OCC calls for “responsible innovation” amid fintech wave
The Office of the Comptroller of Currency, recognizing the sweeping changes in technology and business practices that are affecting financial institutions, is recommending U.S. banks incorporate “responsible innovation” as they adapt quickly to these advances, but what exactly does that mean?
In a recent whitepaper (download), the regulator outlined the general approach it will take as it evaluates innovative products, services and processes that OCC-regulated banks may offer or perform. In the paper, the OCC defined responsible innovation as:
The use of new or improved financial products, services, and processes to meet the evolving needs of consumers, businesses, and communities in a manner that is consistent with sound risk management and is aligned with the bank’s overall business strategy.
In a March 31 speech at Harvard University, Comptroller of the Currency Thomas Curry elaborated, noting that sound risk management practices are key. Specifically, he said this means:
• The bank understands the product and the risks it carries.
• The bank has the capacity to manage those risks.
• The product is compatible with safety and soundness and consistent with the bank’s strategic business plan.
• The product complies with laws and regulations, particularly those aimed at protecting consumers.
“Not every innovation is appropriate for a regulated financial institution, and not every innovation that is appropriate for a regulated institution is appropriate for all regulated institutions,” Curry said. At the same time, he said, avoiding new approaches completely can be equally dangerous.
“Banks have to continuously adapt to prosper, and we, as regulators, have to be knowledgeable enough to understand new technology and nimble enough to render timely decisions on matters requiring regulatory approval, as well as guidance about our supervisory expectations,” Curry said.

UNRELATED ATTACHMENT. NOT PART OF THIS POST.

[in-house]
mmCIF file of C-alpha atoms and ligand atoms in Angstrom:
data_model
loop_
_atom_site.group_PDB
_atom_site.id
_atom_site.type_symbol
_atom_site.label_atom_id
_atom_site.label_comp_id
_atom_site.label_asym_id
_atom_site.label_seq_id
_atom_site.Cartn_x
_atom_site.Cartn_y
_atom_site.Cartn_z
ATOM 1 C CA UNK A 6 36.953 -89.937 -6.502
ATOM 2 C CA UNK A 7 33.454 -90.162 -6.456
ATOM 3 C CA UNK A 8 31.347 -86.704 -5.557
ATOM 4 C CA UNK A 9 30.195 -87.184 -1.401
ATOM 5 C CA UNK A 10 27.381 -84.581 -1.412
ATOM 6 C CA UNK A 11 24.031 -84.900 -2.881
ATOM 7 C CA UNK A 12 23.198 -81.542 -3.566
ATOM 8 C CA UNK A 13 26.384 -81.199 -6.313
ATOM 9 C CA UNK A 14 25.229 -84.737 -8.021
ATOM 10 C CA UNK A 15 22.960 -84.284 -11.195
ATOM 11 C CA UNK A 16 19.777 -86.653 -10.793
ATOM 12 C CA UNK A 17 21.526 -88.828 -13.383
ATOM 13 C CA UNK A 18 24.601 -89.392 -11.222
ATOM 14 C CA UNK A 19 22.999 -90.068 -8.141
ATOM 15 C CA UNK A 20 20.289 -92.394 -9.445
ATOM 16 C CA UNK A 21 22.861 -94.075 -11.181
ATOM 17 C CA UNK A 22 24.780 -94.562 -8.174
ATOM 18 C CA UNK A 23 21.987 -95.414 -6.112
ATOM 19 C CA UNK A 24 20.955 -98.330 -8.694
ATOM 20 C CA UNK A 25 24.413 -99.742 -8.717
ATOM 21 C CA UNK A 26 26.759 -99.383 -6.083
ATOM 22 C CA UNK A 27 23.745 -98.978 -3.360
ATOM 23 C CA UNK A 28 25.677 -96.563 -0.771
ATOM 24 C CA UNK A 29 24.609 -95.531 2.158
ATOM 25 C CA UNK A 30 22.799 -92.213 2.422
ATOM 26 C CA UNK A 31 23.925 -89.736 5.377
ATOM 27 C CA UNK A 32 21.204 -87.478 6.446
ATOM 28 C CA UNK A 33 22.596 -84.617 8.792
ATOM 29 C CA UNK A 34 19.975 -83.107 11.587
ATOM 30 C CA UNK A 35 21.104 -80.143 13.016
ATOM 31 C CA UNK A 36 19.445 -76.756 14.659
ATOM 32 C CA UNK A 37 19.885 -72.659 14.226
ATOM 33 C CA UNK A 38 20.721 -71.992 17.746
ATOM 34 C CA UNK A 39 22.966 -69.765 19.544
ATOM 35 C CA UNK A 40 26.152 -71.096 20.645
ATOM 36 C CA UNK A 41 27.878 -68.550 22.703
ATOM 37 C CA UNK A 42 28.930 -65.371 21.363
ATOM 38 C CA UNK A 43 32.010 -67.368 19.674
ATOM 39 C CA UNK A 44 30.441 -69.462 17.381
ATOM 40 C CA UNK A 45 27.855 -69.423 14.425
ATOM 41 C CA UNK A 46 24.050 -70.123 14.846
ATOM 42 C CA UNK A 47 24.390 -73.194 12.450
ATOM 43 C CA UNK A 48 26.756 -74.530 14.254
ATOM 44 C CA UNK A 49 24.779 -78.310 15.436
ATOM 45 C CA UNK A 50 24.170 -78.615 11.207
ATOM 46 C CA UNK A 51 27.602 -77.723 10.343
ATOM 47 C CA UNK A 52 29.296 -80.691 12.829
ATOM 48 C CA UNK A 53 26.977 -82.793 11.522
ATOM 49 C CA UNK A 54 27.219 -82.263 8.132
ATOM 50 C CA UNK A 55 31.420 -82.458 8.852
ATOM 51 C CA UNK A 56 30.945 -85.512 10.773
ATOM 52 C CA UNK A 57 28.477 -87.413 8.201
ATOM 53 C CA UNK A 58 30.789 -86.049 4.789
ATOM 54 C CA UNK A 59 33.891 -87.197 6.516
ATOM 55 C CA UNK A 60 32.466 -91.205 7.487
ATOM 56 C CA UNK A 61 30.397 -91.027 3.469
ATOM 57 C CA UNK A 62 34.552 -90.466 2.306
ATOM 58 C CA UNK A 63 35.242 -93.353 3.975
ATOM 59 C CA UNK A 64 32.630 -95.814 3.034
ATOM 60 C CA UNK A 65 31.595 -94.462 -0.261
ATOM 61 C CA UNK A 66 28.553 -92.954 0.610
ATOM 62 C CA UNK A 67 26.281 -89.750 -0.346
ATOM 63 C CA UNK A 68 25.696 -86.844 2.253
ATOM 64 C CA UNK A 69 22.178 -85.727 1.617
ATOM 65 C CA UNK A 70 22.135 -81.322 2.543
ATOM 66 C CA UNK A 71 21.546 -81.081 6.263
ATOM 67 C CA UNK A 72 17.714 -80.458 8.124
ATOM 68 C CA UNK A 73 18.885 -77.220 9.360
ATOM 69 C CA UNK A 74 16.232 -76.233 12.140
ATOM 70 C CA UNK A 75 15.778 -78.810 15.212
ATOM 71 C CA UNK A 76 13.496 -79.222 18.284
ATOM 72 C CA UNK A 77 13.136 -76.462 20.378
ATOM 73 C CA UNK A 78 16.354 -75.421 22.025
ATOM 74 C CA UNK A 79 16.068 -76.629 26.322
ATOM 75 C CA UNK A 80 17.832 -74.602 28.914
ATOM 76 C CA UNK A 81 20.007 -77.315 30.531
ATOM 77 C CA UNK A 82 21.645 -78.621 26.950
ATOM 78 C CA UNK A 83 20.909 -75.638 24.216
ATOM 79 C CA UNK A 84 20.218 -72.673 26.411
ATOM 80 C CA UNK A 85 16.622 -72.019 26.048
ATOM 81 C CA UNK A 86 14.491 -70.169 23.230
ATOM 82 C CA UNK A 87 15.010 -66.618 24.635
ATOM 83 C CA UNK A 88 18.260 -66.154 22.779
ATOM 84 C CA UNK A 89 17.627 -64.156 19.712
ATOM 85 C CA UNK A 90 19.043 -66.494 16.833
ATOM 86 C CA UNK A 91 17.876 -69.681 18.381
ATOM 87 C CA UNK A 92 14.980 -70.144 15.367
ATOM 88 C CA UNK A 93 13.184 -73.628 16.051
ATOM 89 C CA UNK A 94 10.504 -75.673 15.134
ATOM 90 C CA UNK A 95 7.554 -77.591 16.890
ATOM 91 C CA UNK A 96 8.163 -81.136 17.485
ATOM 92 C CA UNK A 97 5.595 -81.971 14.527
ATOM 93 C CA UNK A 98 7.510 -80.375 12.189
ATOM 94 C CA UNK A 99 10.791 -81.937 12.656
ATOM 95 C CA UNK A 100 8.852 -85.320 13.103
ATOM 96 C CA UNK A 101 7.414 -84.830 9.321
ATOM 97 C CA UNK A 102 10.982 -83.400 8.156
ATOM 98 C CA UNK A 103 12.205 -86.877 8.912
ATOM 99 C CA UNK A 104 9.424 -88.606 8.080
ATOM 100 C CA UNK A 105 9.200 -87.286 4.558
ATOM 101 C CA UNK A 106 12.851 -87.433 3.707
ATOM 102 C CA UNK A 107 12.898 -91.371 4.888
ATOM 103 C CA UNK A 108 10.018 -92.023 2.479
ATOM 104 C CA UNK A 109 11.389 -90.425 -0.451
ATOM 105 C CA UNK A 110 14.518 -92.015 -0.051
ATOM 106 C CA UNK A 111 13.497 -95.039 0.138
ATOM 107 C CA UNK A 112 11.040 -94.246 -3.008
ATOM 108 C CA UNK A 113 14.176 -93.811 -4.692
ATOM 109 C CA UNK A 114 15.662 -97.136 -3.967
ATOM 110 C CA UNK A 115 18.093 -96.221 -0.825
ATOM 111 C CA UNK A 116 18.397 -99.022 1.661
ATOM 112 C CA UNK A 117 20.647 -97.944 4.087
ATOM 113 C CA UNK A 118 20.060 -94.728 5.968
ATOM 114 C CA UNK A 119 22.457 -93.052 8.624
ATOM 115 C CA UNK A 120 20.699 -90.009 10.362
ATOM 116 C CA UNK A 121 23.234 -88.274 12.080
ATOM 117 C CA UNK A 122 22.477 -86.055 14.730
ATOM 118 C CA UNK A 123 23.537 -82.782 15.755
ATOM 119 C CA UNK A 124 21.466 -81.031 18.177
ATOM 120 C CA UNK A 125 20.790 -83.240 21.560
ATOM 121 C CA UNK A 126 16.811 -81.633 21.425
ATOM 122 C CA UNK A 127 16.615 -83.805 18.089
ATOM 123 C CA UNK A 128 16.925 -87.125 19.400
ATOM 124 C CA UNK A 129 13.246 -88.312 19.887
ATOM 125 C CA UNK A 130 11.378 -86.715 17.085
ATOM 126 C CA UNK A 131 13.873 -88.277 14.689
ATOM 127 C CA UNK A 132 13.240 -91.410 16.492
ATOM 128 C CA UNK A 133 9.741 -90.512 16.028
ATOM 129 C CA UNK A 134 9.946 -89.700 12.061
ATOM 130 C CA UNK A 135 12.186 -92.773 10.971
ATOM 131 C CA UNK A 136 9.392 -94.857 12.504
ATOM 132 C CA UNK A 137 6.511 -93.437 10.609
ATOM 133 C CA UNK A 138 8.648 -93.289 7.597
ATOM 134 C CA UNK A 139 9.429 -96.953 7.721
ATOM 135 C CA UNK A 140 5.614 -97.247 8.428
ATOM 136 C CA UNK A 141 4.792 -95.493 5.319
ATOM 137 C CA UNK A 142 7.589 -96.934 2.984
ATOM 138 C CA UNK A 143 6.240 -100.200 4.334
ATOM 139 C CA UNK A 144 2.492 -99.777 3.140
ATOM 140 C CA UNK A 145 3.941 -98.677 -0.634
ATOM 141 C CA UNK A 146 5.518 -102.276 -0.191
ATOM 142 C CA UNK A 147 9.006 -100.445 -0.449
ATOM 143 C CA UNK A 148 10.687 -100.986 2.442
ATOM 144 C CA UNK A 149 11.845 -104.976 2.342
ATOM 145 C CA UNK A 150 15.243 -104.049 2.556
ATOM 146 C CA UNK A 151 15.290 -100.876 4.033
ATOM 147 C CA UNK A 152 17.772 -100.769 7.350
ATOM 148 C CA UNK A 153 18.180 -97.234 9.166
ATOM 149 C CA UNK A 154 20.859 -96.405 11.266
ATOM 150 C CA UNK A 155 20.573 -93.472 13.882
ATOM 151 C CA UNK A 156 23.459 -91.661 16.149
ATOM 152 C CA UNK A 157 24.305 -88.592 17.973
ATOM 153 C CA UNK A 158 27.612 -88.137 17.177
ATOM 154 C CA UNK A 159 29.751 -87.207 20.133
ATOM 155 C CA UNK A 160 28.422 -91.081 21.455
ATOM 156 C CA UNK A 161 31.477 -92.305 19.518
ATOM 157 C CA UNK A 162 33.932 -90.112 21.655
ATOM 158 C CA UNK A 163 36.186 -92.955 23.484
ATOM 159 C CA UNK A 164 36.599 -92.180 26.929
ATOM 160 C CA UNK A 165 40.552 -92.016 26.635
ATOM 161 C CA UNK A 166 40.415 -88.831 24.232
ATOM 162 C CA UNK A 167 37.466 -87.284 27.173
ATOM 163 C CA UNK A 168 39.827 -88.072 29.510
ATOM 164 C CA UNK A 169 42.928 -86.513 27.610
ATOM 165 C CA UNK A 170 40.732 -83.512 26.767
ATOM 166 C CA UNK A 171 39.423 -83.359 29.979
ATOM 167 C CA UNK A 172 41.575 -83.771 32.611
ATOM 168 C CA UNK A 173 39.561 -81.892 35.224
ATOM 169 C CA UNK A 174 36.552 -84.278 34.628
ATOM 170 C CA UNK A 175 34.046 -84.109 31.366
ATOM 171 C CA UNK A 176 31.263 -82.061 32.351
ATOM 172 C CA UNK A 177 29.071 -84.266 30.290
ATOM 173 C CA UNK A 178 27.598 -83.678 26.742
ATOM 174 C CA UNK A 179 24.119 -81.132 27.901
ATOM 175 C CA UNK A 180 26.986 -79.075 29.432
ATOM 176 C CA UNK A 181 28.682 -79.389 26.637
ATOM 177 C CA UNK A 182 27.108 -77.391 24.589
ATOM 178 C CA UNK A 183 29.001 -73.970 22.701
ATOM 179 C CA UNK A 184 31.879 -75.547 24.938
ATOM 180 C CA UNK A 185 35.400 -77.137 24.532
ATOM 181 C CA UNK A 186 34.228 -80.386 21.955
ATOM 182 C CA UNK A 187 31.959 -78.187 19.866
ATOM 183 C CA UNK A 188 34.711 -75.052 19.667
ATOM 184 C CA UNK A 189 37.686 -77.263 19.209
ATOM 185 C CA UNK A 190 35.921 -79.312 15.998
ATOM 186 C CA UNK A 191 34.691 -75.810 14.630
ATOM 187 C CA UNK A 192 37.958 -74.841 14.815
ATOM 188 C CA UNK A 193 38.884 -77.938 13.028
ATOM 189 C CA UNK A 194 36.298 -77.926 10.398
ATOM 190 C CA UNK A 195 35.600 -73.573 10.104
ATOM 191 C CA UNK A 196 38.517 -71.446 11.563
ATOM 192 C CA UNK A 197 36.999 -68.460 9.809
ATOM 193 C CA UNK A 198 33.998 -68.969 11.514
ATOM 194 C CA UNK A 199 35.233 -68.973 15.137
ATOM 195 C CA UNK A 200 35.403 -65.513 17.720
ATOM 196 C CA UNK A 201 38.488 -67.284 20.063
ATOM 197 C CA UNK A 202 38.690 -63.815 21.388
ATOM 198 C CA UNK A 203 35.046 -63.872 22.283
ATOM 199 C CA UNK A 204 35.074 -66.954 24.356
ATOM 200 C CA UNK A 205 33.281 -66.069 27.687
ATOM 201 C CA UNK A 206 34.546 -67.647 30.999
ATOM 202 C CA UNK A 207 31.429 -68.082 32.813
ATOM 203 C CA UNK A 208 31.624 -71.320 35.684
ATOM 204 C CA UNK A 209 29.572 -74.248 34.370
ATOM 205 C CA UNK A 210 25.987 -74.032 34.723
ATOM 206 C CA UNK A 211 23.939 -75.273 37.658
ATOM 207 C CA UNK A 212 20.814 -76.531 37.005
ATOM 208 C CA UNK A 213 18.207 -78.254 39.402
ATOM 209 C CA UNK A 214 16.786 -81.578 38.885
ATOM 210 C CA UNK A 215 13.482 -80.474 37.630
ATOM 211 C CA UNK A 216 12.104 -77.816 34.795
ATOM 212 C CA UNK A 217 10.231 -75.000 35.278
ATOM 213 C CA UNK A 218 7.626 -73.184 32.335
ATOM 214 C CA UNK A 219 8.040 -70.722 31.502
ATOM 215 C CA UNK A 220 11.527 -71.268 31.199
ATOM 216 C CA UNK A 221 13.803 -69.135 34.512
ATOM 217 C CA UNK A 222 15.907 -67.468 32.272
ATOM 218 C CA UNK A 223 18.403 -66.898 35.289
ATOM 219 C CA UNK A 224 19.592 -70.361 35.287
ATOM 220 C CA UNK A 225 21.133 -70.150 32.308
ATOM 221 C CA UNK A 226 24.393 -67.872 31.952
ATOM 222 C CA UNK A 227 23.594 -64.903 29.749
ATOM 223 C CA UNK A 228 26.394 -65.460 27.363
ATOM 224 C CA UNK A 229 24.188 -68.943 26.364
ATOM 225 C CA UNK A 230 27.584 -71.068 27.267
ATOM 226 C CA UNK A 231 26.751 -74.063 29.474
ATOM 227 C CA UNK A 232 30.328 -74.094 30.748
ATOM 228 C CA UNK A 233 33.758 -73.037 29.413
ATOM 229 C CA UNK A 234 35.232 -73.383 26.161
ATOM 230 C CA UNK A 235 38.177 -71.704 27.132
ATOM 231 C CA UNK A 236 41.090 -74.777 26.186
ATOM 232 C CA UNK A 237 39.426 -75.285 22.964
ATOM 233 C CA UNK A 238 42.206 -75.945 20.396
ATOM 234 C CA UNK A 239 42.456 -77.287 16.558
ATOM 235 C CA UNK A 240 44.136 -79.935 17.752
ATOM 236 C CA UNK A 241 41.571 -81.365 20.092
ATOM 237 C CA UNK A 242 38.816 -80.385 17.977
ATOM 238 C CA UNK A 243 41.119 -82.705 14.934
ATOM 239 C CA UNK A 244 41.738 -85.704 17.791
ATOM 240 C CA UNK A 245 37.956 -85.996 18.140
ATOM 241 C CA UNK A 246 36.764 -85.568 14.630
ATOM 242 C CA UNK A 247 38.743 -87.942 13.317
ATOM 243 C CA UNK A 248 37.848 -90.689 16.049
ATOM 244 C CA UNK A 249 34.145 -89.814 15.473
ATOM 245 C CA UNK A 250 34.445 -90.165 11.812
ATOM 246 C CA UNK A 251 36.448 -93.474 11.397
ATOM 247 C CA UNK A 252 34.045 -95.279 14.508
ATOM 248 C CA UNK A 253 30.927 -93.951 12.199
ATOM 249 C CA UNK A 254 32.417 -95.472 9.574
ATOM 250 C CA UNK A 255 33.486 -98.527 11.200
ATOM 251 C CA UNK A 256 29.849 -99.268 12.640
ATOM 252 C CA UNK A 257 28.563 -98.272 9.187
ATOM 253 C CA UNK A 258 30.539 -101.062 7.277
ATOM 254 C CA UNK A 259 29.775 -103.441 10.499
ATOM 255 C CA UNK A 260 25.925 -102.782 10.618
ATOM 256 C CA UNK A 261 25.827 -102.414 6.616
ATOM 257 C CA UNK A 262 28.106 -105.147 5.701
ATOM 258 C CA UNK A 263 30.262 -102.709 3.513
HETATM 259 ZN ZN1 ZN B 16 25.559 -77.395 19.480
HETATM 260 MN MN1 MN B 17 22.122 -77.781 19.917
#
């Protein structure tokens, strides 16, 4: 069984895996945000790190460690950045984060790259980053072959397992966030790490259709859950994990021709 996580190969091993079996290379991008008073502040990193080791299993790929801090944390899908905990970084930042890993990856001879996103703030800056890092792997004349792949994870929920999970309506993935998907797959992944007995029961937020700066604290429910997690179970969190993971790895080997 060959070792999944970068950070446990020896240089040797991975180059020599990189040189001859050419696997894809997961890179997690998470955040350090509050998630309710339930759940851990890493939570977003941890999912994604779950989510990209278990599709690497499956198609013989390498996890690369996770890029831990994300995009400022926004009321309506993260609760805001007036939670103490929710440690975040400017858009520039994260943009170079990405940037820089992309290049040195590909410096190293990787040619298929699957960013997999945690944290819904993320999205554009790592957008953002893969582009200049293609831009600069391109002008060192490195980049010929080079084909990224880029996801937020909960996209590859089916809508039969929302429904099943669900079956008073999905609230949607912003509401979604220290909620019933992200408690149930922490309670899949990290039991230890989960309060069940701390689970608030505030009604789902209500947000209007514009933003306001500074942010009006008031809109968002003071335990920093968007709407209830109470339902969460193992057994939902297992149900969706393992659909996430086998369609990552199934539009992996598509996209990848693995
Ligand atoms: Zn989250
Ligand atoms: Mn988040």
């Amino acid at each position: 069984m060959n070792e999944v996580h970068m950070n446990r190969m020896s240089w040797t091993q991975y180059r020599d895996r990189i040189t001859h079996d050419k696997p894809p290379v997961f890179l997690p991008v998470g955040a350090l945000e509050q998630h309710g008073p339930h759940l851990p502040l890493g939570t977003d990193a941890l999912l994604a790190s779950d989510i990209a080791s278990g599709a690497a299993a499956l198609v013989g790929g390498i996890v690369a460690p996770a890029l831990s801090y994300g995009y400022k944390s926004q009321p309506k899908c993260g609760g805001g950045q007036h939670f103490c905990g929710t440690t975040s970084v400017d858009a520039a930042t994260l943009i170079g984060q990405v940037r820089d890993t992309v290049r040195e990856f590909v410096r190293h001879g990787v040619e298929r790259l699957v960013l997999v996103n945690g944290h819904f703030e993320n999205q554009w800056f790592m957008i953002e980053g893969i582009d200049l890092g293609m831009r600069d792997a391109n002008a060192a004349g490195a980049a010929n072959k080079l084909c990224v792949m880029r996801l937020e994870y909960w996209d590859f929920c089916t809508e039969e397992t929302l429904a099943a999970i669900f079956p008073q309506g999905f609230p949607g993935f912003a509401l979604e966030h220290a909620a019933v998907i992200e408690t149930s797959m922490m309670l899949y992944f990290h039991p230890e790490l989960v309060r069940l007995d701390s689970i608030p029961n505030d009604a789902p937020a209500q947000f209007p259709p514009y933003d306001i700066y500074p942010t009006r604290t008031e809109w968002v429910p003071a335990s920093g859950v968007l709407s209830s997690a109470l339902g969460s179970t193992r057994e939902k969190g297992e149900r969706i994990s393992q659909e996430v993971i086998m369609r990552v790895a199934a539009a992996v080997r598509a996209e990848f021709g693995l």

The OCC, which is seeking comments on the whitepaper (by May 31, send to [email protected]), said eight principles would guide its general approach for understanding and evaluating innovation in the context of OCC-regulated banks. These principles call for the regulator to:
1. Support responsible innovation.
2. Foster an internal culture receptive to responsible innovation.
3. Leverage agency experience and expertise.
4. Encourage responsible innovation that provides fair access to financial services and fair treatment of consumers.
5. Further safe and sound operations through effective risk management.
6. Encourage banks of all sizes to integrate responsible innovation into their strategic planning.
7. Promote ongoing dialogue through formal outreach.
8. Collaborate with other regulators.
Brian Hamilton, chairman and co-founder of Sageworks, says the issue of how to respond to innovation is important, especially for community banks, which make up 97 percent of all U.S. banks. In a column for American Banker, Hamilton said that striking a balance between risk management and innovation in order to stay competitive is possible if community banks operate with an eye towards compliance, but also do so faster, online, and using technology and data.
Collaborating with innovators, focusing on understanding their own underwriting risks and automating more of the process to speed up underwriting and price in risk will help community banks compete with the fintech wave, he said.
“Community banks find themselves at a crossroads,” he wrote. “They could choose to continue with business as usual and write off fintech or alternative lending as just another threat that could come and go. Or they could explore how to compete with the fintech wave within the parameters of the traditional bank model.”
Curry, speaking in early April to the American Banker Retail Banking Conference, noted that without change, “banks could go the way of other businesses that failed to adapt to changing times.”
“But if they do adapt – and I believe the evidence is encouraging – banks can hold or even increase their share of the growing financial services marketplace,” Curry said. “That’s because they bring some very decided advantages of scale, scope and understanding of customer behavior to the table that other financial providers don’t.”